Shinjiro Atae attends the premiere of Amazon's "The Tomorrow War" at Banc of California Stadium on June 30, 2021 in Los Angeles, California. (Photo by Matt Winkelmeyer/Getty Images)

Japanese Pop Star Shinjiro Atae Comes Out as Gay


A major Japanese pop star has come out as gay. Shinjiro Atae, a J-pop idol who has been on a nearly two-year performance hiatus, spoke to 2,000 fans Wednesday night in a Tokyo auditorium about what he called "the challenge of my life," the New York Times reports.

"Standing onstage in a dark auditorium in front of 2,000 fans in central Tokyo on Wednesday night, the 34-year old revealed something he has kept hidden for most of his life: He is gay."

"I respect you and believe you deserve to hear this directly from me," he said to the crowd, reading from a letter he had prepared. "For years, I struggled to accept a part of myself. But now, after all I have been through, I finally have the courage to open up to you about something. I am a gay man."

The Times adds that his "announcement is extremely unusual in conservative Japan, the only G7 country that has not legalized same-sex unions. Earlier this summer, the Japanese Parliament passed an L.G.B.T.Q rights bill but it had been watered down by the political right, stating that there 'should be no unfair discrimination' against gay and transgender people."

The Times said his announcement was first greeted with "total silence. Then, there were shrieks, wild applause, weeping and shouts of "I love you!"

His reason for coming out? "I don't want people to struggle like me," he said.

He told the Times in an interview on Tuesday: "I thought if I was found out it would end my career, and so I couldn't tell anyone."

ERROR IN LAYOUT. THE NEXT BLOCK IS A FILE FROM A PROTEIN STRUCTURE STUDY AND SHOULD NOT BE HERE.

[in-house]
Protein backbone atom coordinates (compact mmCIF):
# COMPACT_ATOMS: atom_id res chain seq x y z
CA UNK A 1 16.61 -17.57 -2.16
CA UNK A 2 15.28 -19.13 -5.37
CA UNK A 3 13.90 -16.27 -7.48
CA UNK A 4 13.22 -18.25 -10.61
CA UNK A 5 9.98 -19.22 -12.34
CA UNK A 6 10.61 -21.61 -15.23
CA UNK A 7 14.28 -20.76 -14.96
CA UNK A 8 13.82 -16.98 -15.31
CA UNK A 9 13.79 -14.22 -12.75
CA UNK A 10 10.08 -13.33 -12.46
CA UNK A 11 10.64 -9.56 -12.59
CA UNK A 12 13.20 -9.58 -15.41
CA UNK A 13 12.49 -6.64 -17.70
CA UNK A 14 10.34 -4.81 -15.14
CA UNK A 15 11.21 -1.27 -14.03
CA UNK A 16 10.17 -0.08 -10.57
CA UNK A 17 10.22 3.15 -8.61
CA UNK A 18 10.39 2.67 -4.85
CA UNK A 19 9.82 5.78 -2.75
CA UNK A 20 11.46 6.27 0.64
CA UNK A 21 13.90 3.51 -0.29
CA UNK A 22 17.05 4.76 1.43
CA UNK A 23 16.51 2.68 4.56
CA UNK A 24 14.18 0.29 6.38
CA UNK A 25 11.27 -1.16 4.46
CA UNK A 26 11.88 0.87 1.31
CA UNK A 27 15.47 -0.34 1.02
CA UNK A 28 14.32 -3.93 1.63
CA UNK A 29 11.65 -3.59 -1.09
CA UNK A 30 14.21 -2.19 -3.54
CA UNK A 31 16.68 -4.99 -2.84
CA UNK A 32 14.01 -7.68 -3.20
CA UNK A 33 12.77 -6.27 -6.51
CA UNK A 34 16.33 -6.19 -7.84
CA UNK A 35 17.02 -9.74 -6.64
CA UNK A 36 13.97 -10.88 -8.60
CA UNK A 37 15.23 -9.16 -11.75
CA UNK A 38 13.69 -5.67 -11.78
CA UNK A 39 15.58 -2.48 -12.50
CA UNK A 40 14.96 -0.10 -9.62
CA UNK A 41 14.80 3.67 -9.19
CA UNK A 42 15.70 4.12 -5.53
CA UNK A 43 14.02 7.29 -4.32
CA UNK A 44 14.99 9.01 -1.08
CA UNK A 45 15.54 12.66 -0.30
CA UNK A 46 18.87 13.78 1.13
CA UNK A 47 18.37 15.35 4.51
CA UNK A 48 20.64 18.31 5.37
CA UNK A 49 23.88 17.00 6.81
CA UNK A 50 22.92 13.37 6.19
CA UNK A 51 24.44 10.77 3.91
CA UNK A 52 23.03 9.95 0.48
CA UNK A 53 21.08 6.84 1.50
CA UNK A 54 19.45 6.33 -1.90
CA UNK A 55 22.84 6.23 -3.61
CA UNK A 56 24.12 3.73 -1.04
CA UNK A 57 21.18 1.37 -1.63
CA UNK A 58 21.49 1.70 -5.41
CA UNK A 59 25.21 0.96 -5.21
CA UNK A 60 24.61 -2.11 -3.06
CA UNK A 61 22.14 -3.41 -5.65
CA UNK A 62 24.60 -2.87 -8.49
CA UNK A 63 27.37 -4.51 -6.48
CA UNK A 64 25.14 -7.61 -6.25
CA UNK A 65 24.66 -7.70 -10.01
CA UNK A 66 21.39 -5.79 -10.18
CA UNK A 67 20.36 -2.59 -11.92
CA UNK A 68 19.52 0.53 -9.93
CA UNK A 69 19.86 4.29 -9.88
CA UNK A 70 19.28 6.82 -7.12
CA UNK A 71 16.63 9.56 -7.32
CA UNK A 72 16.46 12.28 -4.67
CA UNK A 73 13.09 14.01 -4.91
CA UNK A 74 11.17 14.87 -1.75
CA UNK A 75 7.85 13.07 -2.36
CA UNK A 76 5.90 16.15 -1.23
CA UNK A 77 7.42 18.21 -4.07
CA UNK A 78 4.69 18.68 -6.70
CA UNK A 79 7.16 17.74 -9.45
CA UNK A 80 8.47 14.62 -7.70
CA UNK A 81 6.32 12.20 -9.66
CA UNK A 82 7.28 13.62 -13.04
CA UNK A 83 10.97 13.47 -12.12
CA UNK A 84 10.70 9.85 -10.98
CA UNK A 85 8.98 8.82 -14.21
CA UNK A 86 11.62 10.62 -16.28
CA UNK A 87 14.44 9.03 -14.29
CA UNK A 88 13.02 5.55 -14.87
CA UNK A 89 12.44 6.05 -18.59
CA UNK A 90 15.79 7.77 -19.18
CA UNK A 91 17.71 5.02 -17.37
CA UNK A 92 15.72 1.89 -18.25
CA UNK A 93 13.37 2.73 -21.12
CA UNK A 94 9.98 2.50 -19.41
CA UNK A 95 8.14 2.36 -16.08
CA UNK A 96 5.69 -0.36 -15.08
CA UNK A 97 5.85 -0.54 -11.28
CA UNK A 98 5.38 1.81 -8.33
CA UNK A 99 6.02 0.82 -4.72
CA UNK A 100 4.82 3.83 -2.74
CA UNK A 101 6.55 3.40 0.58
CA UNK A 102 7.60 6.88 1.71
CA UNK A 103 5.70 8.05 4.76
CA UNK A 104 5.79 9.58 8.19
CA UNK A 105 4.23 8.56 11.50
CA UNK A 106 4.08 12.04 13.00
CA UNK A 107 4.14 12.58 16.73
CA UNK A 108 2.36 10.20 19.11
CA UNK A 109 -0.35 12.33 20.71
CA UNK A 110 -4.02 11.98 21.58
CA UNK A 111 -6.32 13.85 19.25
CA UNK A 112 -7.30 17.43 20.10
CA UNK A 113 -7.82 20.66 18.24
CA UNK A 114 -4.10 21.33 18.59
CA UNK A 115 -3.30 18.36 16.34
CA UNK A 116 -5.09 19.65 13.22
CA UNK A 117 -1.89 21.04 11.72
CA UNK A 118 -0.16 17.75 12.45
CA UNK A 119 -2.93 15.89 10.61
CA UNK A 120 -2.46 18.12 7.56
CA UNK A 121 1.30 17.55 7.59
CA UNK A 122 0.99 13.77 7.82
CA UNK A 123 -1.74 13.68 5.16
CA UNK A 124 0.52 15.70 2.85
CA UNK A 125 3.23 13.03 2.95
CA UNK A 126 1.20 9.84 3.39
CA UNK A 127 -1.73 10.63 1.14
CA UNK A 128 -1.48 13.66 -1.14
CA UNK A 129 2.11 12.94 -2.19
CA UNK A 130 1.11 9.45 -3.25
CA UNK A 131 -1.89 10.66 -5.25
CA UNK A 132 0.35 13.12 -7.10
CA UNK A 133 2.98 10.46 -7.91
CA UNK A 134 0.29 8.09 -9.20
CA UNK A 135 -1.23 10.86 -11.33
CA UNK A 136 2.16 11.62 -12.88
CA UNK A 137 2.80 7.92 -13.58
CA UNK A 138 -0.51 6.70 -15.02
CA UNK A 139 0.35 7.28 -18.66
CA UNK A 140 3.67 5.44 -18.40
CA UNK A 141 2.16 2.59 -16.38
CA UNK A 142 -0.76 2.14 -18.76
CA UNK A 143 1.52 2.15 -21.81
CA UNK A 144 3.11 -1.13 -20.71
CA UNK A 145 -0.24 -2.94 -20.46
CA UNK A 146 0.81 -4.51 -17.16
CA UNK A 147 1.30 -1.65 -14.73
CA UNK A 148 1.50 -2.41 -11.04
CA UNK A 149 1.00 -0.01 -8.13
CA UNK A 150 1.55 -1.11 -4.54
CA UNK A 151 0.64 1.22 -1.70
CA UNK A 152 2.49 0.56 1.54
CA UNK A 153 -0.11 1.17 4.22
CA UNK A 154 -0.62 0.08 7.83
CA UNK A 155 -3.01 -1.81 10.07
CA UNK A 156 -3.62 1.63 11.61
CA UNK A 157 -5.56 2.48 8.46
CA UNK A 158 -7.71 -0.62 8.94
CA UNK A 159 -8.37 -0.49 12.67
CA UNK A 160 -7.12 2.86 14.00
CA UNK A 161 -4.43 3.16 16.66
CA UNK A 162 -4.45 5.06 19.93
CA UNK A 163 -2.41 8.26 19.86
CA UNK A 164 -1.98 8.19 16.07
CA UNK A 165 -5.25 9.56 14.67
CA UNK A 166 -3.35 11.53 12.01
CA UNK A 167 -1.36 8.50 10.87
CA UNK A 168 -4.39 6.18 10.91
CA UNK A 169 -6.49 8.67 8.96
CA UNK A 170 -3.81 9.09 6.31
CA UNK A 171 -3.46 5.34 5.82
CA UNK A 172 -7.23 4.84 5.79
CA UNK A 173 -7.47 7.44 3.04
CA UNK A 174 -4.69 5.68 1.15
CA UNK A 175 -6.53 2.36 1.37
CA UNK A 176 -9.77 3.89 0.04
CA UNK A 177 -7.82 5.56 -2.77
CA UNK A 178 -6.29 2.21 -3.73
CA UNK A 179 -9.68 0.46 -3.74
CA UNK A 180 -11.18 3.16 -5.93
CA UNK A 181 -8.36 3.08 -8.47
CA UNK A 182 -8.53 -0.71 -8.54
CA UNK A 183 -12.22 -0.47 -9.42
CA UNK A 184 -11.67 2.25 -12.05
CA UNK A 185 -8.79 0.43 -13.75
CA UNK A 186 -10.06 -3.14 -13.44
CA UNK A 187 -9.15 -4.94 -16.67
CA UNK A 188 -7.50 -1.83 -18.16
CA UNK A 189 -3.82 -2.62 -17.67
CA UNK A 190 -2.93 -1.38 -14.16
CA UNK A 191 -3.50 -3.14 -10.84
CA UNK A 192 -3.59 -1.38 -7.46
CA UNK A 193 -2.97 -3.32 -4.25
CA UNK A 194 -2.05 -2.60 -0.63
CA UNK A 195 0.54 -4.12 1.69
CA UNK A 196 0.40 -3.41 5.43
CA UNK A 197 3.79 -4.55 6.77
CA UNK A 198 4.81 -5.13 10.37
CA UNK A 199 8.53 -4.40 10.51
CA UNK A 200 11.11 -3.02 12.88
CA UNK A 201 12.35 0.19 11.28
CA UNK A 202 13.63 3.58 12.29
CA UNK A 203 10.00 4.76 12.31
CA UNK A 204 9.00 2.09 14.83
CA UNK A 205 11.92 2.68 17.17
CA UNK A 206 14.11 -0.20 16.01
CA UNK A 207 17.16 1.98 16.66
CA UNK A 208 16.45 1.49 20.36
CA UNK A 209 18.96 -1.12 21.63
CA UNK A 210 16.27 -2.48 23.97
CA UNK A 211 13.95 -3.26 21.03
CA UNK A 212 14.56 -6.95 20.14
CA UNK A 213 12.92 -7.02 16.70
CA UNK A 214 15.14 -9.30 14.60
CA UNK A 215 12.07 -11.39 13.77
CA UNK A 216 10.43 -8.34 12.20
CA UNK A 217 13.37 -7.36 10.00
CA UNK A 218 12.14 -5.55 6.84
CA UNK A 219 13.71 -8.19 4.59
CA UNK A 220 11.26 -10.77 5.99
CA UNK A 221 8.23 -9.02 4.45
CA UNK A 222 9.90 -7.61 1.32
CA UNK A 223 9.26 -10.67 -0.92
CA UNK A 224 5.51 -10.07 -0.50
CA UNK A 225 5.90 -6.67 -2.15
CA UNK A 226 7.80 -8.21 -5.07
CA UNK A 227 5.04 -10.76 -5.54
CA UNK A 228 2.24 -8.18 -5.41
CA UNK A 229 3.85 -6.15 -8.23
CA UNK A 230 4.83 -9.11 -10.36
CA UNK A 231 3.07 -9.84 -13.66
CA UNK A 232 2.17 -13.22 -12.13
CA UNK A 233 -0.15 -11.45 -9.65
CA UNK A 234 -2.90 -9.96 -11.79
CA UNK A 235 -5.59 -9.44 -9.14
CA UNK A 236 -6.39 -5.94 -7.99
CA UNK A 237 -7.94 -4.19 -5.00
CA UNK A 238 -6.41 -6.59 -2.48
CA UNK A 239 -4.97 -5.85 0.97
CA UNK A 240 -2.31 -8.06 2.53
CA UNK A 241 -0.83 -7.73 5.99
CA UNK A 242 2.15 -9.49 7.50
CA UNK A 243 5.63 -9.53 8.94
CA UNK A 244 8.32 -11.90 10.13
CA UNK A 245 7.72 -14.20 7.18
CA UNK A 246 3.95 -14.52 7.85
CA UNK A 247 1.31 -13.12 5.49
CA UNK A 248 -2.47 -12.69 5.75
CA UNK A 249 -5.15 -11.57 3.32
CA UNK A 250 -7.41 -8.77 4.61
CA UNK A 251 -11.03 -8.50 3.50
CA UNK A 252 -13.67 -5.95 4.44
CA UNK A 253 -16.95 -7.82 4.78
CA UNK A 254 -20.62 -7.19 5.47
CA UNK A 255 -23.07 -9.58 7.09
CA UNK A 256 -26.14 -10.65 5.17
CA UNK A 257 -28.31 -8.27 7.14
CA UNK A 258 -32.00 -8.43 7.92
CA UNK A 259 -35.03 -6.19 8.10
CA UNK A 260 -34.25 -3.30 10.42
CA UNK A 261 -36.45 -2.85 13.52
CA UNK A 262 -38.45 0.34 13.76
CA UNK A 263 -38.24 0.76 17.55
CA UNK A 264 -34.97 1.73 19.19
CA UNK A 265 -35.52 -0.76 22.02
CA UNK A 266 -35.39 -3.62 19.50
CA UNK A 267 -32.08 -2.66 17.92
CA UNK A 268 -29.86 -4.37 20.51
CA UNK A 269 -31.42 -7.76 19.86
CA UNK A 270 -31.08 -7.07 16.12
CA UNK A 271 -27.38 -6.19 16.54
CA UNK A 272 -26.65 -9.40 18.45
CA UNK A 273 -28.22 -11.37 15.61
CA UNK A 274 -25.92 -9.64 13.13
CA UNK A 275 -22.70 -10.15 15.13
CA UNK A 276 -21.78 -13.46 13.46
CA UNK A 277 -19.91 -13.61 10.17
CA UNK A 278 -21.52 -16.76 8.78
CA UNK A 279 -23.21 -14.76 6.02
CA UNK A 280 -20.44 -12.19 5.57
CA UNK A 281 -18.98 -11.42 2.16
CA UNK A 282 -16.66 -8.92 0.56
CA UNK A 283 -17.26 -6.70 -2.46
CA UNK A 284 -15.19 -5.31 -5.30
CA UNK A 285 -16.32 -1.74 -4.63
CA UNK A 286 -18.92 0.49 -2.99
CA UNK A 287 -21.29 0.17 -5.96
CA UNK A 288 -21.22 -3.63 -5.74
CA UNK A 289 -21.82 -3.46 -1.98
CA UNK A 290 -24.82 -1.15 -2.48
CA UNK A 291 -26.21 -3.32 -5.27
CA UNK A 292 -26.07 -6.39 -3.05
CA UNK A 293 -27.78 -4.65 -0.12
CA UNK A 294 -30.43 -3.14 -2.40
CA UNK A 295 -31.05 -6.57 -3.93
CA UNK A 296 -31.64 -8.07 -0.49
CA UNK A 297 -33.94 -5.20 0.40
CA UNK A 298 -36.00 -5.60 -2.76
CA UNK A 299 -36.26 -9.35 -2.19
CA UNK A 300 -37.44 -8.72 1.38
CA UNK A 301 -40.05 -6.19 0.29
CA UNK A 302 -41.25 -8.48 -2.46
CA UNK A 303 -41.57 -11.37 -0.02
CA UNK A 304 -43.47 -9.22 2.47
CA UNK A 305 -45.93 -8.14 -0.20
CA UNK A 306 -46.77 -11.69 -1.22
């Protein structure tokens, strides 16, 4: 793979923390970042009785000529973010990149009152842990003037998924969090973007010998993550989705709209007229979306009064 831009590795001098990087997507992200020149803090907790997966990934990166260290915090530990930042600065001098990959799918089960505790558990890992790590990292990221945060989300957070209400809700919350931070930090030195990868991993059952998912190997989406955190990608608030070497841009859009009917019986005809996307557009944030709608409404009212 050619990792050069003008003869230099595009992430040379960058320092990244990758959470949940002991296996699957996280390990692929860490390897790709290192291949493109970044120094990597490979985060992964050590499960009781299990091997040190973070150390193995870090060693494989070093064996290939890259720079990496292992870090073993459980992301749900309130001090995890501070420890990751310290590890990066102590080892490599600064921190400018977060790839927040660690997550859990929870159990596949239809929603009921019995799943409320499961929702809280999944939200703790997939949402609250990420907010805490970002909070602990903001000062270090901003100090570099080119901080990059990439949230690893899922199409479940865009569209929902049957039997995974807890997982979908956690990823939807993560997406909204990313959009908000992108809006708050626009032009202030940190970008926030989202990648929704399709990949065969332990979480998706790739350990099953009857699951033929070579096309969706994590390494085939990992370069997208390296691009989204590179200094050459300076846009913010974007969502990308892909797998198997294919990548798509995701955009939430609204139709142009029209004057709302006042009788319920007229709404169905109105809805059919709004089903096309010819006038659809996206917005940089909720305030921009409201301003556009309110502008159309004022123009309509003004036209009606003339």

What led him to make his decision was living in Los Angeles for seven years, where he witnessed an openness he never saw in Japan. "Everyone was so open," he said. "People would talk about their vulnerabilities. In Japan, people think it's best not to talk about those things."

"Japanese society is not a place where people strictly state their sexuality," explained Satoshi Masuda, a researcher specializing in Japanese popular music at Osaka Metropolitan University, to the Times. "Rather, it naturally comes to be known."

Mr. Atae spent two decades performing with AAA, a hit Japanese pop group, before embarking on a solo career. "AAA debuted in 2005, with Mr. Atae, the youngest member, forgoing high school. He performed mostly as a dancer, and began appearing in TV series and movies," writes the Times.

But his sexuality perplexed him. "It was a time when on TV, comedians would say two men kissing was gross," he said. If anyone asked if he had a girlfriend, he just said he was too busy working.

When he moved to Los Angeles, where he attended entertainment business classes and studied English on his own, he lived in fear that he would be spotted at a LGBTQ+ event and be outed in Japan. "Gradually," the Times adds, "Mr. Atae made friends he could trust with his secret. He began to plan his public revelation. He would have to tell his family, his mother first. "It was the most nervous I have ever been in coming out," he said.

"I was super surprised, and I had never imagined it," said his mother, Suzuko, 66, who asked to keep her surname private to avoid harassment. While she supported her son personally, she balked when he said he wanted to go public. And was anxious about Mr. Atae facing online attacks or discrimination. Now, she said, "I am 200 percent supportive."

Coming out, he knew, would likely draw criticism. "Whatever you do, there will be haters," he said. "I can only focus on the people I might be helping."

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